nancy sharon collins's blog

I am writing to ask anyone interested in engraving, and those who participate in "social media" to help spread the word about my new kickstarter project to fund the West Coast book tour for The Complete Engraver.

The rewards are pretty juicy:

- Jessica Hische's new font, Minot (Jessica's a young, hot design diva)
- Be a member of the VIP team for the engraving day at the International Printing History Museum in carson, CA
- Beta test and be the first 5 to get the new engraving app being developed
- Get the first ever engraving app we are developing after in launches
- Engraved, custom monogram notes.

The two fonts developed by Monotype based on old engraver's lettering styles were given honorable mention on Stephen Coles'

JMC and Feldman Engraver are based on Masterplate styles from the American stationery engraver's industry, and were developed by Steve Matteson and Terrance Weinzeirl, of Monotype. Go team!

Both fonts are FREE!

These fonts were made possible for the launch of The Complete Engraver by this writer.

The New York Times covers Nancy Sharon Collins’ The Complete Engraver, her book about all things engraved (though its written as if both MOMA and Clinique are active clients—which they are not—correction forthcoming ... ).

Help support the book tour (2 days remaining), it underwrites a four city, east coast book tour, commencing in September when The Complete Engraver hits book shelves.

“The Complete Engraver” is now up on Mohawk Fine Paper's Felt & Wire:

Might anyone have any idea how/where I could get help identifying in what year this ATF brochure was published? The back cover, pictured below, lists their offices, which, I would think, might help identify the year. Where would I find a chronology of what offices ATF had open in what cities for given years?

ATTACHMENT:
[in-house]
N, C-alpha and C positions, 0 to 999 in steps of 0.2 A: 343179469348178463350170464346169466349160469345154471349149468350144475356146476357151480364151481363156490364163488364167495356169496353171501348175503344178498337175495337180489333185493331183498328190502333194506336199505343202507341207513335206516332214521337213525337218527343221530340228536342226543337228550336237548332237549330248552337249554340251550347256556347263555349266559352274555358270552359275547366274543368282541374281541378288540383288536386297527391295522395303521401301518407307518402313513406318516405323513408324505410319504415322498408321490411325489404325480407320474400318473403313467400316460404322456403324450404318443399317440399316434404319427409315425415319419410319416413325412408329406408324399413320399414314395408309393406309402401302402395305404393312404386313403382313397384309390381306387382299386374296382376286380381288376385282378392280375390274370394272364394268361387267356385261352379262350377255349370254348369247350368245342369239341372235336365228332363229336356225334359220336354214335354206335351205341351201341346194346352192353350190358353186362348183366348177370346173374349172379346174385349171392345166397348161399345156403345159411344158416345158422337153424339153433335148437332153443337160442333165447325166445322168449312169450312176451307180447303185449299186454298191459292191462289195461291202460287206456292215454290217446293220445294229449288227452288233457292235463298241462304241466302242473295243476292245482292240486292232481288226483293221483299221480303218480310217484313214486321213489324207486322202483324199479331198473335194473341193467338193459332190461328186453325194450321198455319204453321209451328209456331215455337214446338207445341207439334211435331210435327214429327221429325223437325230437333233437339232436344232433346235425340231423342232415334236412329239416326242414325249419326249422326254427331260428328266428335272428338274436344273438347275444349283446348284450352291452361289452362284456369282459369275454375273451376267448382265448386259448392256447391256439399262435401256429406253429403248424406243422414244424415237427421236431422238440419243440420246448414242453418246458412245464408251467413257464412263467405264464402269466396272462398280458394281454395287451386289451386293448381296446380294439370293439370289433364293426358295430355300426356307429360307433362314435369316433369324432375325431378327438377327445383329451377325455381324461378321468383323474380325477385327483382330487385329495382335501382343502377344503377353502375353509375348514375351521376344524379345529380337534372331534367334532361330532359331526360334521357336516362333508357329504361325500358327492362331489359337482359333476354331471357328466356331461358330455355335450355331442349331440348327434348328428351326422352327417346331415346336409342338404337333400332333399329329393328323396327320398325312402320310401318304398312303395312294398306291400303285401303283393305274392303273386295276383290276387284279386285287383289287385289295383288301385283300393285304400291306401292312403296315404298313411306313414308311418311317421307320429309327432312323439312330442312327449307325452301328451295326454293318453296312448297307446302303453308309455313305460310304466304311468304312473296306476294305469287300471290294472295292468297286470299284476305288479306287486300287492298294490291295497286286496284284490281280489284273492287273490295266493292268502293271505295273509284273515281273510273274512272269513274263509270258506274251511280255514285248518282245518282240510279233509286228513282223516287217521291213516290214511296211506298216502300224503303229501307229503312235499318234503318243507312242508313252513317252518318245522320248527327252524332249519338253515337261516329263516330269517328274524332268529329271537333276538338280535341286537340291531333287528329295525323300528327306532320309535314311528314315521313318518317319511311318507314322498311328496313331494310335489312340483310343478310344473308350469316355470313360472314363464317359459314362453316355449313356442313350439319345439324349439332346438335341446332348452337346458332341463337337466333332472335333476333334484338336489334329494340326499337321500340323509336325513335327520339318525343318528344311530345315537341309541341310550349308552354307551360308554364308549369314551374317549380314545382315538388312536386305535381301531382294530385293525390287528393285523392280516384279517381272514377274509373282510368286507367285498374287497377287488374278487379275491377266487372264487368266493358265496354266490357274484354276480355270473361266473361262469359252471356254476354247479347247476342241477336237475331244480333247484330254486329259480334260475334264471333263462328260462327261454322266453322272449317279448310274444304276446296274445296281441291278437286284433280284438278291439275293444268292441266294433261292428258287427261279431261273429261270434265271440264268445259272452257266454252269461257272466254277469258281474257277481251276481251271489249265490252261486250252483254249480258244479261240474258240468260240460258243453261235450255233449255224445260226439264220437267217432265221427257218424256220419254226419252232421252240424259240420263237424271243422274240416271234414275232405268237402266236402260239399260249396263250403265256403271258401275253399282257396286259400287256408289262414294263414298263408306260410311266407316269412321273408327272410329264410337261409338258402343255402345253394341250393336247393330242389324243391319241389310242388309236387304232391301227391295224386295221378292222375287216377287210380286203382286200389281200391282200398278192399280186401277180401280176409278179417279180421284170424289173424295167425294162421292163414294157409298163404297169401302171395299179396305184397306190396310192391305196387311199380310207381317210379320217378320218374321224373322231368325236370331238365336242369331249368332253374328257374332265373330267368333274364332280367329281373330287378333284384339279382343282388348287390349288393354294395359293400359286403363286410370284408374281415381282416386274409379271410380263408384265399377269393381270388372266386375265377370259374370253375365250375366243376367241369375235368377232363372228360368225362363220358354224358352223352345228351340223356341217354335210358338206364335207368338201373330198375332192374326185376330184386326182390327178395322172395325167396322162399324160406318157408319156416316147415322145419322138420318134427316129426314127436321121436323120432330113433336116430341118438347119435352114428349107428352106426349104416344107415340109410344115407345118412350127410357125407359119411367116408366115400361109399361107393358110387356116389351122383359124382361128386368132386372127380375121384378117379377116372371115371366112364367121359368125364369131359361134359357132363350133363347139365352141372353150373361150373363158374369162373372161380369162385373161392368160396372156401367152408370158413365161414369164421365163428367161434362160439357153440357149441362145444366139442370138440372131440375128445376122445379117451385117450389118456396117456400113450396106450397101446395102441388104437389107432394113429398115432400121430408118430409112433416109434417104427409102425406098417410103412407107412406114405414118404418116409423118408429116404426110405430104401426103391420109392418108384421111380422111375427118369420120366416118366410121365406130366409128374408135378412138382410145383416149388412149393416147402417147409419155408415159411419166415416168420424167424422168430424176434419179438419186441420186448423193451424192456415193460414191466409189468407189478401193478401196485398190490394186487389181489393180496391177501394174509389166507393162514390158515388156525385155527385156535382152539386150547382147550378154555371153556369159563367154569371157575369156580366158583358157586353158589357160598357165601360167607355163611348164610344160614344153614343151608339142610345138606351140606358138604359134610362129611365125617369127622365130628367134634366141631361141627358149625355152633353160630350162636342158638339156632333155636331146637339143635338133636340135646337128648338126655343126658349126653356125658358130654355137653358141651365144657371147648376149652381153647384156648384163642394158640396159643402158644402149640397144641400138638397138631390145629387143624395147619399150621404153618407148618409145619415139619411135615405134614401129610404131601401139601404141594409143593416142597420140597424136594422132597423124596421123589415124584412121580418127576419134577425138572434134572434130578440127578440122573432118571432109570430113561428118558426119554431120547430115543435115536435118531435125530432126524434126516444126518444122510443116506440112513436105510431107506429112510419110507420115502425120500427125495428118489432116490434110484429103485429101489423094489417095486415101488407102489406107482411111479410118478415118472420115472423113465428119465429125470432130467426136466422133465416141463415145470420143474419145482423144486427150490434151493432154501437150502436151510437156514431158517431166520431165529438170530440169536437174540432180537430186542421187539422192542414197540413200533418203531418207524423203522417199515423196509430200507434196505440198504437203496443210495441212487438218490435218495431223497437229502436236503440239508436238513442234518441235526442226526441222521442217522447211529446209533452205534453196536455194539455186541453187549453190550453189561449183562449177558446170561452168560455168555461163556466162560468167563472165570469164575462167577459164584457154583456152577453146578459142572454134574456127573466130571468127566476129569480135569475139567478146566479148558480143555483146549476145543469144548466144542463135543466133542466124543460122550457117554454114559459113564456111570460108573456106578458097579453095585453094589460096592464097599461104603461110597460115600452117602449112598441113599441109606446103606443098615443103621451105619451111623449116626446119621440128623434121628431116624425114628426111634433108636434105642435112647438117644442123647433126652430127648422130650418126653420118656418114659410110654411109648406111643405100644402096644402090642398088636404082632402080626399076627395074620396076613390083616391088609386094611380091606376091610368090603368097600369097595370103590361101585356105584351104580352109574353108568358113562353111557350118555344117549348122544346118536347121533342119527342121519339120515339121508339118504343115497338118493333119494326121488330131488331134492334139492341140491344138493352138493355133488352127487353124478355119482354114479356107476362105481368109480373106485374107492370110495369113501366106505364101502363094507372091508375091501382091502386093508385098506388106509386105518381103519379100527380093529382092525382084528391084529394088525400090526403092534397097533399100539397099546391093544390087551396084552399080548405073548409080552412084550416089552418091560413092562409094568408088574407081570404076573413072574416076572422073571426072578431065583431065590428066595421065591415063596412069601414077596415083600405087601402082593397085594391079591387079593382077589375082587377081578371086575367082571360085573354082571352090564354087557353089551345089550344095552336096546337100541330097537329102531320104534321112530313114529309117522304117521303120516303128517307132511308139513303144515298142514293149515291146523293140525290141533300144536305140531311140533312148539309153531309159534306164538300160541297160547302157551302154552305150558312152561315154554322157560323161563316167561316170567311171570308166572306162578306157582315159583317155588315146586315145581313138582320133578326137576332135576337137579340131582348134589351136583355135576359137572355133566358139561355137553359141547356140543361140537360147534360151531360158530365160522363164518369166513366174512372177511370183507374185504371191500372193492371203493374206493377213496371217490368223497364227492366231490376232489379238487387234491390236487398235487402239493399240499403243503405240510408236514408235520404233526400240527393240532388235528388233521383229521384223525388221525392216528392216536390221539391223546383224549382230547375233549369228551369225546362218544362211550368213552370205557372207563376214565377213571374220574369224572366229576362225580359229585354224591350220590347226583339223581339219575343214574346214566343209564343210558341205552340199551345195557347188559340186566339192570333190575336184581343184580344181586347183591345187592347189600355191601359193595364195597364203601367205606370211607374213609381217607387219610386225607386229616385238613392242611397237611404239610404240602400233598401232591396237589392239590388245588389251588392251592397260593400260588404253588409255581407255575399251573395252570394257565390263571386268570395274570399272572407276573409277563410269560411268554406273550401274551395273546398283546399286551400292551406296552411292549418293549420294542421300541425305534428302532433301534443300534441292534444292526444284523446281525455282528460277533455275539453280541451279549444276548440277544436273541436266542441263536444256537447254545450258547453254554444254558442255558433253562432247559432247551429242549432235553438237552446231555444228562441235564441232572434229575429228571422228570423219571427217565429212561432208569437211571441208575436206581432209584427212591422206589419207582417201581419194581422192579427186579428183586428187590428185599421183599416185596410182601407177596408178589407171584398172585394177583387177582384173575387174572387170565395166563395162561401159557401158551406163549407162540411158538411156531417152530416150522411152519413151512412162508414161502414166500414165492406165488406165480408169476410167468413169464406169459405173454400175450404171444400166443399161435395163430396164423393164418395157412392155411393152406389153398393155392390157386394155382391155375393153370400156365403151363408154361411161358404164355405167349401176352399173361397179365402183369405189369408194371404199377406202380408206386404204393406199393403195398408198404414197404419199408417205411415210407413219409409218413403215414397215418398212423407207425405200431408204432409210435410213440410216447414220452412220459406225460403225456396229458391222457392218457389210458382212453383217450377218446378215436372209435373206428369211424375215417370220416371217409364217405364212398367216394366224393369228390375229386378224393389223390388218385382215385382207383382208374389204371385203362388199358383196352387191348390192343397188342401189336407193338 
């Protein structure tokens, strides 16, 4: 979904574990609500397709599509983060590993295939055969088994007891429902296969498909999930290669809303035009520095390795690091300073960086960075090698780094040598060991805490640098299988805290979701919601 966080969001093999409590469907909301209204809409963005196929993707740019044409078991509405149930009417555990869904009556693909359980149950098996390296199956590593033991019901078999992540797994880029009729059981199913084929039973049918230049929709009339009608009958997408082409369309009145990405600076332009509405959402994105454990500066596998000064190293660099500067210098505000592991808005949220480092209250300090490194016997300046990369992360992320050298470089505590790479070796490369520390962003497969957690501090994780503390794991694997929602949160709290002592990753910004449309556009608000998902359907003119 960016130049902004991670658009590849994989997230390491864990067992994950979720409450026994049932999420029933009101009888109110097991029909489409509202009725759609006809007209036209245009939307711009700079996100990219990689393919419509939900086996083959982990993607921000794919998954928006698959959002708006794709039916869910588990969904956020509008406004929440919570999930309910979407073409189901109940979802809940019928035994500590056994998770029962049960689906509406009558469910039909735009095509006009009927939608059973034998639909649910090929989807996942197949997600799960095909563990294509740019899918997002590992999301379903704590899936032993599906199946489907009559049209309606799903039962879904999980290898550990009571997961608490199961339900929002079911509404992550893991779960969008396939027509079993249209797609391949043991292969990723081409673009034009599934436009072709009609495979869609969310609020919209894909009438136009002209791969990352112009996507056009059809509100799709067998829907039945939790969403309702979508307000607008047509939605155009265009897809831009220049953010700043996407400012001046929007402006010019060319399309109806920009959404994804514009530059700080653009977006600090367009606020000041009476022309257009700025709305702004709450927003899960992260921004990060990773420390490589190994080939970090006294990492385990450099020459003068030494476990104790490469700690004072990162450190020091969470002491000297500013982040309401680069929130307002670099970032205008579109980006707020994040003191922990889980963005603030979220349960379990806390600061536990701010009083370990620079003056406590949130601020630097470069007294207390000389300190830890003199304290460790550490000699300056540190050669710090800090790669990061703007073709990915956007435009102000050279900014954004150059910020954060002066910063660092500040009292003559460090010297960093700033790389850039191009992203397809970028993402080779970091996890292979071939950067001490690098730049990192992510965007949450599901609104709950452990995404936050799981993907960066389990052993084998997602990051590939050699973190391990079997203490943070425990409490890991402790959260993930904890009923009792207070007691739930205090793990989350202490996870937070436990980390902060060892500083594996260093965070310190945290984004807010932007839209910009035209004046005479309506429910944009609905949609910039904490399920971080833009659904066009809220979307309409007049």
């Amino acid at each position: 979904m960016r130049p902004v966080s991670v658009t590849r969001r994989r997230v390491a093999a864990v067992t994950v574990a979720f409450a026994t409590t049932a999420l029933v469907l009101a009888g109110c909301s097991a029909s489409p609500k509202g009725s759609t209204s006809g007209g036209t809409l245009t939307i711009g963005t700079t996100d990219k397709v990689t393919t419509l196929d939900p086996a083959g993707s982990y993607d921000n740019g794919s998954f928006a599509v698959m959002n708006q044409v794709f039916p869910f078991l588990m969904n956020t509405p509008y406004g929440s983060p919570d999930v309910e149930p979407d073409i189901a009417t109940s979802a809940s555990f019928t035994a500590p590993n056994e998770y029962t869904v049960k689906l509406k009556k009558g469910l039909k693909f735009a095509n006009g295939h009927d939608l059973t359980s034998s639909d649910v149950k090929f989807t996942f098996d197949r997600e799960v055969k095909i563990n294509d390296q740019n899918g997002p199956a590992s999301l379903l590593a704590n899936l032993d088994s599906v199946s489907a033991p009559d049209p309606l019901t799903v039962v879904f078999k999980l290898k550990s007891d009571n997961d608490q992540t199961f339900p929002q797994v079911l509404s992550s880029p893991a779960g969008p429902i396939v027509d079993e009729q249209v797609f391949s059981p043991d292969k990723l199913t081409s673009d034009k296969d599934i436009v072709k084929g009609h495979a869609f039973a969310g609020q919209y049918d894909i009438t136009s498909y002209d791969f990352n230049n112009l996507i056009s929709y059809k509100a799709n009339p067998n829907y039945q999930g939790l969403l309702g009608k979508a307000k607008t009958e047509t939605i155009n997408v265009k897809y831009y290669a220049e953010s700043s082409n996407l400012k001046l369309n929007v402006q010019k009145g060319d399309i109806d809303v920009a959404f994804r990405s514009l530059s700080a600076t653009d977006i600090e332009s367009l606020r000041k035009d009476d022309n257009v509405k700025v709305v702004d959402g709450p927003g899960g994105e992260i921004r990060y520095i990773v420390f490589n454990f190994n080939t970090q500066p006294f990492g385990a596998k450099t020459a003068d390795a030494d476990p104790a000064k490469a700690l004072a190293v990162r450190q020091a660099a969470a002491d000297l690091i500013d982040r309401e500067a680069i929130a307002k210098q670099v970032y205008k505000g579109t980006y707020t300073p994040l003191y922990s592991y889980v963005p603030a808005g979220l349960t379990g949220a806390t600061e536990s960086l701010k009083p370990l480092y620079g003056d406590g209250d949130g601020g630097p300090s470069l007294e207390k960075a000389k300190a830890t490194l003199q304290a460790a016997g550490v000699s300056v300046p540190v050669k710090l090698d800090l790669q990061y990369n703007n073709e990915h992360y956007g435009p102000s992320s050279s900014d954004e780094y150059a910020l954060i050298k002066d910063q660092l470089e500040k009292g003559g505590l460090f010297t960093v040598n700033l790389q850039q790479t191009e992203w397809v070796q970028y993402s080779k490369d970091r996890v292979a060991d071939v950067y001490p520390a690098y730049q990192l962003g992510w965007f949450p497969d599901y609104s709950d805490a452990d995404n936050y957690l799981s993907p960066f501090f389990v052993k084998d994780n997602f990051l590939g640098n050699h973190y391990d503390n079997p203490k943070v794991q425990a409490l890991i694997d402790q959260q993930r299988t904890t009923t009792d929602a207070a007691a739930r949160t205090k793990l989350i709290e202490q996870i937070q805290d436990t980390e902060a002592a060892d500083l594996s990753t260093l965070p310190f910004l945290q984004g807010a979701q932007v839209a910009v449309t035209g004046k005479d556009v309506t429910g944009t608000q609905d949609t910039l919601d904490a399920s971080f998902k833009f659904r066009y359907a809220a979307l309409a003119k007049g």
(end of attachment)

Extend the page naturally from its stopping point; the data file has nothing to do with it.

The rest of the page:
[Guest editor: Tamye Riggs]

The Sweet collection is composed of typefaces based on the engraver’s lettering styles that came into fashion at the beginning of the twentieth century. The collection is anchored by Sweet Sans, Mark van Bronkhorst’s interpretation of the engraver’s sans serif (kin to the drafting alphabets popularized in the early 1900s).

A type designer based in the San Francisco Bay Area, Van Bronkhorst had long been a fan of these historic faces, many of which had all but disappeared from use. A few cuts of the engraver’s sans style existed in digital form, including Sacker’s Gothic (Monotype Imaging) and Engraver’s Gothic (Bitstream), but these interpretations were somewhat limited in their scope.

Engraving—Letterpress' Shy Sister

Thursday, June 16
Type Directors Club

Commercial engraving for print has an illustrious history as a vital technique for graphic design and typography. Engraving is a fluid, free-hand expression restricted only by the perimeter of the surface upon which an engraving is worked. The exquisite beauty and gracefulness of arcs and shading inherent in the engraved line is unparalleled. For centuries prior to the digital age, engraving was the dominant methodology for teaching and innovation in lettering, and especially for calligraphy.